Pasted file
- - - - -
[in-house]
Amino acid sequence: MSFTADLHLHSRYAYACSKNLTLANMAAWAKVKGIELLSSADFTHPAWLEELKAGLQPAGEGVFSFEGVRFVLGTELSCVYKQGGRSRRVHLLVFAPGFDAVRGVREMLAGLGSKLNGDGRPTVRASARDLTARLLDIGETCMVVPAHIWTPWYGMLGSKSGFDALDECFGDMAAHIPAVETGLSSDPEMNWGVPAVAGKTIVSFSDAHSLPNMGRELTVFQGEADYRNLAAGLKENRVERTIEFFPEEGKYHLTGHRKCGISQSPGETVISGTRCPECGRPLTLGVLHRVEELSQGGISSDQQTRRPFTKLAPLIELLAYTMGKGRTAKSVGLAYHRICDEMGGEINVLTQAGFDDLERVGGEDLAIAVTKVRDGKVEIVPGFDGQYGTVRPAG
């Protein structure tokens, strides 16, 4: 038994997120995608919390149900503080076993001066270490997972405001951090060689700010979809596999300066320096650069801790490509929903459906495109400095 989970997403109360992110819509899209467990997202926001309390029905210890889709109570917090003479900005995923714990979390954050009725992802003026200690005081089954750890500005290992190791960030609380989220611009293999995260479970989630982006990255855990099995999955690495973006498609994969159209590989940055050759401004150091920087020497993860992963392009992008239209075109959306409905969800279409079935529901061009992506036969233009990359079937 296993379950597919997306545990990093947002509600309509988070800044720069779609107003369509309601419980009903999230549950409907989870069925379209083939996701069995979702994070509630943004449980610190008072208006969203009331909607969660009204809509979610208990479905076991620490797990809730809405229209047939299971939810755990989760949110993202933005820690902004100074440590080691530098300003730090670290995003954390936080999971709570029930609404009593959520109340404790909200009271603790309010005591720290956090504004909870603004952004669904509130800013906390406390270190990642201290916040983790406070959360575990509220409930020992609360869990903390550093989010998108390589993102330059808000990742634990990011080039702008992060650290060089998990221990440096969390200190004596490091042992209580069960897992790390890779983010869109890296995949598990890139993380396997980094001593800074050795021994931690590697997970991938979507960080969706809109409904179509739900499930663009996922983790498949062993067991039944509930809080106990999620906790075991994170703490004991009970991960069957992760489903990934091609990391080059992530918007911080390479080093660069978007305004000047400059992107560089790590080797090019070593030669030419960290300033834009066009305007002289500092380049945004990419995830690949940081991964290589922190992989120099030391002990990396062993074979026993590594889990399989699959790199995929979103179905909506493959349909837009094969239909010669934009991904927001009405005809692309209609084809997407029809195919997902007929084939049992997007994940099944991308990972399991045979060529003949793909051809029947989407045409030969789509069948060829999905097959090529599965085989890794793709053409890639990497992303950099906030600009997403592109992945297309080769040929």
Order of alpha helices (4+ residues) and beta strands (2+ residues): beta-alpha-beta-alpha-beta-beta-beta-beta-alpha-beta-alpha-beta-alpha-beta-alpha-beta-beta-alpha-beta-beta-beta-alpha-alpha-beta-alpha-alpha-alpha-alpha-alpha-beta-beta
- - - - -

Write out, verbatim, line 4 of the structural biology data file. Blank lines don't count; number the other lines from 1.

Order of alpha helices (4+ residues) and beta strands (2+ residues): beta-alpha-beta-alpha-beta-beta-beta-beta-alpha-beta-alpha-beta-alpha-beta-alpha-beta-beta-alpha-beta-beta-beta-alpha-alpha-beta-alpha-alpha-alpha-alpha-alpha-beta-beta